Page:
When CoCreate was spun out of Hewlett-Packard in September in a management buyout, it took its place as a new small player claiming a stake in a large, aggressive market.
The CAD company that grew out of Hewlett-Packard’s in-house design facility finds itself in a market where spending on big ticket 3D CAD systems by the automotive industry is hitting a plateau.
So why have venture capitalists 3i and Triton put up the cash to allow CoCreate to go it alone?
The answer is design collaboration over the internet. Despite growing numbers of other players in this field, CoCreate and its backers believe the company still has a technological advantage over similar-sounding offerings from much bigger players: Enovia from IBM, Windchill from PTC, iMAN from Unigraphics, and the rest.
CoCreate’s collaborative system is based on its OneSpace product, which was launched a year ago. It allows CAD drawings from half a dozen different systems to be viewed and amended simultaneously by designers in different locations, while retaining a high degree of accuracy. Tilman Schad, CoCreate’s president and chief executive officer, likens its effect to the kind of informal brainstorming discussions that used to take place in a drawing office in pre-CAD days, when design, manufacturing, engineering and sales people would cluster around a single drawing, sketching out amendments and arriving at a solution together.
‘In a way, it’s back to the future,’ Schad says. ‘Engineers today have become a bit too de-socialised. They don’t discuss enough. They create a design and then go into defensive mode. With CAD today, you can end up with the most impressive images of something that doesn’t work.’While such collaboration seems eminently sensible, the market for this technology is still small, and remains strictly the domain of so-called ‘early adopters’ , the small part of the market which is enthusiastic about new technology — and prepared to put up with the bugs.
But the gamble which CoCreate’s managers and backers are taking is based on the market catching on to their idea. Over the next two to three years, CoCreate aims to more than double its turnover, with the bulk of the growth (five to ten-fold) coming from OneSpace. ‘It’s not a ridiculous goal, but it’s ambitious,’ Schad admits.
OneSpace currently accounts for less than 10% of CoCreate’s $80m turnover. And with continuing development costs, these sales have yet to make money, being largely financed by revenues from CoCreate’s CAD products. So the race is now on. Schad reckons the company has a 12- to to 18-month technological lead over the systems offered by its bigger rivals. But it is not an easy market to crack open. For one thing, CoCreate could be slightly ahead of its time in terms of mass market acceptance. In addition, while the high-end CAD companies’ own collaborative design offerings may be less effective, they are being marketed with much bigger budgets and sales forces than those available to CoCreate — muddying the waters over what ‘collaboration’ means.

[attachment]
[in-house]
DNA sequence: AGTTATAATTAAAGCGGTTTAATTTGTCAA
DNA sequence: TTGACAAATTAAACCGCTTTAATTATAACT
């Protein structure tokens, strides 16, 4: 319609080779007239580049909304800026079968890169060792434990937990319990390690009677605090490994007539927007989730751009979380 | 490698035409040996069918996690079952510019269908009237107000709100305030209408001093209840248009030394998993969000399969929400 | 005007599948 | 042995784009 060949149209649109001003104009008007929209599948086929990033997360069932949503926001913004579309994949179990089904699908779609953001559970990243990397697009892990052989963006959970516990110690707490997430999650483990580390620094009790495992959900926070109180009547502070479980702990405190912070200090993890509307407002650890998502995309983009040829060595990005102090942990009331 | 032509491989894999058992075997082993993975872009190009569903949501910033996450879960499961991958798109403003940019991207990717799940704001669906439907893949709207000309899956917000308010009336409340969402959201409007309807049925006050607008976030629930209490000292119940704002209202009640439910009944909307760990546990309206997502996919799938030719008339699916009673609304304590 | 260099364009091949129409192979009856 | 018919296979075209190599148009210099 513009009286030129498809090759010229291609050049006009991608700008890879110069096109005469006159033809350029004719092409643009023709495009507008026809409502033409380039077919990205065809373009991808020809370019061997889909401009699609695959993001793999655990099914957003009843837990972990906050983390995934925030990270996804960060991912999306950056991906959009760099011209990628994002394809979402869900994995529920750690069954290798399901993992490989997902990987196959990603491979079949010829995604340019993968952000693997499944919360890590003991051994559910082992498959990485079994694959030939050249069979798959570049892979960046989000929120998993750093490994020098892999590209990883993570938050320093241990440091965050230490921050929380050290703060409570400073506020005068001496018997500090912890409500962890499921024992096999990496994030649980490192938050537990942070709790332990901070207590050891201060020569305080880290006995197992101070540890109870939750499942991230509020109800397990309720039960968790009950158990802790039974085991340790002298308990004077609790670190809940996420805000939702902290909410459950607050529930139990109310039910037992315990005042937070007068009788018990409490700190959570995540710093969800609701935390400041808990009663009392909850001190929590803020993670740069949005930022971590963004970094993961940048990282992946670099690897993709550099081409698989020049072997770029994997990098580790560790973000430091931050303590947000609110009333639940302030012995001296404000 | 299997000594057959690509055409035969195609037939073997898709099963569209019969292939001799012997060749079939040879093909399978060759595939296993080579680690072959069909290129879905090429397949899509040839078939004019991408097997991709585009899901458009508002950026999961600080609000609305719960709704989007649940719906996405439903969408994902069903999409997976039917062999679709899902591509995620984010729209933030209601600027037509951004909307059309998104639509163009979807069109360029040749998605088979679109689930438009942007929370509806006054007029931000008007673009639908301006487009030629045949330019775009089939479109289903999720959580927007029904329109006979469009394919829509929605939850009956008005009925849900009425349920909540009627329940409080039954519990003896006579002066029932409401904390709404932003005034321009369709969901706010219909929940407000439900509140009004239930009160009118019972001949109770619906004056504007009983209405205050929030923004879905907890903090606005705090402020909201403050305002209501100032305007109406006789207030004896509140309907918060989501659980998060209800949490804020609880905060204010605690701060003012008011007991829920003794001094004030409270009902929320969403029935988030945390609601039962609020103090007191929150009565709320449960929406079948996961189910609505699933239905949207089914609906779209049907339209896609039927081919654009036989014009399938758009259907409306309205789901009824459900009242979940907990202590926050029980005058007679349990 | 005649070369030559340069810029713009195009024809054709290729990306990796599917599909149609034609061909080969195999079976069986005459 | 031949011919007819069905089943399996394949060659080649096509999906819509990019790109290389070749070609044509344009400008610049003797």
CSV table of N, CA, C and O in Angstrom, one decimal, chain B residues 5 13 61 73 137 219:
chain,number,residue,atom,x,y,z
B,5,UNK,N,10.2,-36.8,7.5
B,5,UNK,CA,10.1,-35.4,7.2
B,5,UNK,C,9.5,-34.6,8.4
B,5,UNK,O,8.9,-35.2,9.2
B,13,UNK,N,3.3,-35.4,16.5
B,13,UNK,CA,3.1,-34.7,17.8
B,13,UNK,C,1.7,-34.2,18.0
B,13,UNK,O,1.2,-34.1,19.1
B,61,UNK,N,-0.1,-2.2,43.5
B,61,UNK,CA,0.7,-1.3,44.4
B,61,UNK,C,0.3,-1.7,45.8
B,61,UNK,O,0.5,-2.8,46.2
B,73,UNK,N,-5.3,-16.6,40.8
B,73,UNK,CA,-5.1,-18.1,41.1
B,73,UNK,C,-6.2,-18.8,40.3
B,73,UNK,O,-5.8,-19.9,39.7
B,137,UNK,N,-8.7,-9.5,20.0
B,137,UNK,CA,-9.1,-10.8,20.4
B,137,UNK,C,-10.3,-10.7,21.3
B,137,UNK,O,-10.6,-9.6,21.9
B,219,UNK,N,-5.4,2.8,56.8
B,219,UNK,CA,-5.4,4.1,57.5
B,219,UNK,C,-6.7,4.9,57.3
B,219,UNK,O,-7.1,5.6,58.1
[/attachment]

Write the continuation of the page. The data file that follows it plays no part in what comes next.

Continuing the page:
In fact, software companies everywhere are about to muscle in on the act. ‘There is a huge focus now on reinventing the design process,’ says Mike Evans, a director at industry analyst Cambashi. He cites an MIT survey back in the mid-1980s which showed that more time was spent on design review than on the process of design creation itself. ‘That situation is unlikely to have changed,’ he adds. ‘People are looking at systems that will add value and create partnerships.’ While this raises the stakes in terms of competition, it will eventually make the market more receptive. CoCreate is pouring resources into sales, aiming to find the early adopters and convince them that OneSpace will save time and money. The target is the electronics sector, with the focus on the US and the Far East.
The sales story there should be fairly straightforward. After all, OneSpace was originally developed for use by Hewlett-Packard, a company that subsequently became seen as ‘best-in-class’ globally in its product development process.
Apart from electronics firms, other targets could be engineering companies contracted to, say, car makers — such as Lotus or Ricardo in the UK. Indeed, the product could appeal to any high- tech contractor.
Similarly, packaging companies or industrial designers could have an interest in being brought into the product development process in a much more interactive and detailed way from the outset.
For the 560 people working at CoCreate, the cultural change of the shift out of Hewlett-Packard has been dramatic, though around 95% have stayed with firm, encouraged by profit sharing schemes and stock options. Three years down the line, CoCreate will probably go for a stock market flotation, or else be sold to a rival group. Assuming it has read the market correctly and has the relevant technology, the company’s future is now in the hands of its management, engineers and sales force.